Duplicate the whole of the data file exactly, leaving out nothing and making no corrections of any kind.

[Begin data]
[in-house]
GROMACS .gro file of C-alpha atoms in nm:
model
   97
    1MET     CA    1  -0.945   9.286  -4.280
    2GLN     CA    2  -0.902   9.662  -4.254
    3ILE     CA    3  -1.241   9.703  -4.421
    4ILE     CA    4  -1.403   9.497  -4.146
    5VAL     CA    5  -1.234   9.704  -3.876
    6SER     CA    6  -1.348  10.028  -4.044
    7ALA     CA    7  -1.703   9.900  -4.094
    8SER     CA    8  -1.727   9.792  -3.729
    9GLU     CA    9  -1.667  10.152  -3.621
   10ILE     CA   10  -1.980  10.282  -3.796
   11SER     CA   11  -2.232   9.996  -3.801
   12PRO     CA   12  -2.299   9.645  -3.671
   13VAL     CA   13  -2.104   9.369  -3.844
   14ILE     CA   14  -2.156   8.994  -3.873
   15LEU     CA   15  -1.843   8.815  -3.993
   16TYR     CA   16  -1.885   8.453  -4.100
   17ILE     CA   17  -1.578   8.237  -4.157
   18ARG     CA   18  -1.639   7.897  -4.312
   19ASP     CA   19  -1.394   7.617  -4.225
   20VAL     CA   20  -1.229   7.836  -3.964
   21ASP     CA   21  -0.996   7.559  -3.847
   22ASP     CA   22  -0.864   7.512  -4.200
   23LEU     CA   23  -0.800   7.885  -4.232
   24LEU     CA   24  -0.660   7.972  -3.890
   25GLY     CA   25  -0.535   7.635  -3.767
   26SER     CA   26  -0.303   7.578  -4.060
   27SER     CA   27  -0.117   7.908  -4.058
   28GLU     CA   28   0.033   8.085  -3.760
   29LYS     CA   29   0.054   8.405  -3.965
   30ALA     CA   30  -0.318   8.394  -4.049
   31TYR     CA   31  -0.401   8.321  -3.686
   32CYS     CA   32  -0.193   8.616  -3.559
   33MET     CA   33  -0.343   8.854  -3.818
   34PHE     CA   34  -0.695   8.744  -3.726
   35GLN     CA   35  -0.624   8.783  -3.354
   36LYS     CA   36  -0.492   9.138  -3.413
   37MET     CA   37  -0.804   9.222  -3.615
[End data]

[in-house]
GROMACS .gro file of C-alpha atoms in nm:
model
   97
    1MET     CA    1  -0.945   9.286  -4.280
    2GLN     CA    2  -0.902   9.662  -4.254
    3ILE     CA    3  -1.241   9.703  -4.421
    4ILE     CA    4  -1.403   9.497  -4.146
    5VAL     CA    5  -1.234   9.704  -3.876
    6SER     CA    6  -1.348  10.028  -4.044
    7ALA     CA    7  -1.703   9.900  -4.094
    8SER     CA    8  -1.727   9.792  -3.729
    9GLU     CA    9  -1.667  10.152  -3.621
   10ILE     CA   10  -1.980  10.282  -3.796
   11SER     CA   11  -2.232   9.996  -3.801
   12PRO     CA   12  -2.299   9.645  -3.671
   13VAL     CA   13  -2.104   9.369  -3.844
   14ILE     CA   14  -2.156   8.994  -3.873
   15LEU     CA   15  -1.843   8.815  -3.993
   16TYR     CA   16  -1.885   8.453  -4.100
   17ILE     CA   17  -1.578   8.237  -4.157
   18ARG     CA   18  -1.639   7.897  -4.312
   19ASP     CA   19  -1.394   7.617  -4.225
   20VAL     CA   20  -1.229   7.836  -3.964
   21ASP     CA   21  -0.996   7.559  -3.847
   22ASP     CA   22  -0.864   7.512  -4.200
   23LEU     CA   23  -0.800   7.885  -4.232
   24LEU     CA   24  -0.660   7.972  -3.890
   25GLY     CA   25  -0.535   7.635  -3.767
   26SER     CA   26  -0.303   7.578  -4.060
   27SER     CA   27  -0.117   7.908  -4.058
   28GLU     CA   28   0.033   8.085  -3.760
   29LYS     CA   29   0.054   8.405  -3.965
   30ALA     CA   30  -0.318   8.394  -4.049
   31TYR     CA   31  -0.401   8.321  -3.686
   32CYS     CA   32  -0.193   8.616  -3.559
   33MET     CA   33  -0.343   8.854  -3.818
   34PHE     CA   34  -0.695   8.744  -3.726
   35GLN     CA   35  -0.624   8.783  -3.354
   36LYS     CA   36  -0.492   9.138  -3.413
   37MET     CA   37  -0.804   9.222  -3.615